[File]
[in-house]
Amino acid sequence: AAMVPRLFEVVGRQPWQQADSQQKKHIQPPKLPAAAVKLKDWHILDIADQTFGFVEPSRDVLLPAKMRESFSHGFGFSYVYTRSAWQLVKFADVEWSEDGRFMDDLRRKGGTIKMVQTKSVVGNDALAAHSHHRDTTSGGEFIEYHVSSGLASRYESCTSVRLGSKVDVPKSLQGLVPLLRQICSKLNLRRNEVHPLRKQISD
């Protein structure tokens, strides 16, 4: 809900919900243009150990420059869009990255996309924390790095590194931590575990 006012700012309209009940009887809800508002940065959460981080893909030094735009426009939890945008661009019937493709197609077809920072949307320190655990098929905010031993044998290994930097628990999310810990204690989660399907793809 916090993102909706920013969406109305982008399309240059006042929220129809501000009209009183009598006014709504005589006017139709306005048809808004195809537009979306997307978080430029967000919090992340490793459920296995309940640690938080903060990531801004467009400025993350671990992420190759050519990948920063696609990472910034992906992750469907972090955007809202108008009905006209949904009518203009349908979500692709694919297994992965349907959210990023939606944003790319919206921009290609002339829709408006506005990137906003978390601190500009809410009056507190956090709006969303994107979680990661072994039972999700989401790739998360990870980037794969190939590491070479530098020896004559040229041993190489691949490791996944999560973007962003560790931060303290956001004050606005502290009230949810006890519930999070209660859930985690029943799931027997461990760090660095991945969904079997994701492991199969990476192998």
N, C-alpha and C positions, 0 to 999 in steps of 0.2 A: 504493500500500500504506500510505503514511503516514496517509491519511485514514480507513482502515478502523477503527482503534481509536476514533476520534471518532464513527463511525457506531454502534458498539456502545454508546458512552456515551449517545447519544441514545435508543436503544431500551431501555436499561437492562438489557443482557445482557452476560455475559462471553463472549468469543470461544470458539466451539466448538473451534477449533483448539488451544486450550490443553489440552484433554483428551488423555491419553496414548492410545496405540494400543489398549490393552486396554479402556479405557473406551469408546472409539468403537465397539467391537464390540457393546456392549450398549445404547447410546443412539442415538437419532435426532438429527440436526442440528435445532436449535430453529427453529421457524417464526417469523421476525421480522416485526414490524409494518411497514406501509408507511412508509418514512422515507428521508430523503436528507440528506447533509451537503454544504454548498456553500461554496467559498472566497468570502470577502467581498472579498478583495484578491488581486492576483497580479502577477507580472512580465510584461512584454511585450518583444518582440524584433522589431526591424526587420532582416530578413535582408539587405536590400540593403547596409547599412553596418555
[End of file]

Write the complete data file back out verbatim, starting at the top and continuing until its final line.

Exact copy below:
[in-house]
Amino acid sequence: AAMVPRLFEVVGRQPWQQADSQQKKHIQPPKLPAAAVKLKDWHILDIADQTFGFVEPSRDVLLPAKMRESFSHGFGFSYVYTRSAWQLVKFADVEWSEDGRFMDDLRRKGGTIKMVQTKSVVGNDALAAHSHHRDTTSGGEFIEYHVSSGLASRYESCTSVRLGSKVDVPKSLQGLVPLLRQICSKLNLRRNEVHPLRKQISD
């Protein structure tokens, strides 16, 4: 809900919900243009150990420059869009990255996309924390790095590194931590575990 006012700012309209009940009887809800508002940065959460981080893909030094735009426009939890945008661009019937493709197609077809920072949307320190655990098929905010031993044998290994930097628990999310810990204690989660399907793809 916090993102909706920013969406109305982008399309240059006042929220129809501000009209009183009598006014709504005589006017139709306005048809808004195809537009979306997307978080430029967000919090992340490793459920296995309940640690938080903060990531801004467009400025993350671990992420190759050519990948920063696609990472910034992906992750469907972090955007809202108008009905006209949904009518203009349908979500692709694919297994992965349907959210990023939606944003790319919206921009290609002339829709408006506005990137906003978390601190500009809410009056507190956090709006969303994107979680990661072994039972999700989401790739998360990870980037794969190939590491070479530098020896004559040229041993190489691949490791996944999560973007962003560790931060303290956001004050606005502290009230949810006890519930999070209660859930985690029943799931027997461990760090660095991945969904079997994701492991199969990476192998």
N, C-alpha and C positions, 0 to 999 in steps of 0.2 A: 504493500500500500504506500510505503514511503516514496517509491519511485514514480507513482502515478502523477503527482503534481509536476514533476520534471518532464513527463511525457506531454502534458498539456502545454508546458512552456515551449517545447519544441514545435508543436503544431500551431501555436499561437492562438489557443482557445482557452476560455475559462471553463472549468469543470461544470458539466451539466448538473451534477449533483448539488451544486450550490443553489440552484433554483428551488423555491419553496414548492410545496405540494400543489398549490393552486396554479402556479405557473406551469408546472409539468403537465397539467391537464390540457393546456392549450398549445404547447410546443412539442415538437419532435426532438429527440436526442440528435445532436449535430453529427453529421457524417464526417469523421476525421480522416485526414490524409494518411497514406501509408507511412508509418514512422515507428521508430523503436528507440528506447533509451537503454544504454548498456553500461554496467559498472566497468570502470577502467581498472579498478583495484578491488581486492576483497580479502577477507580472512580465510584461512584454511585450518583444518582440524584433522589431526591424526587420532582416530578413535582408539587405536590400540593403547596409547599412553596418555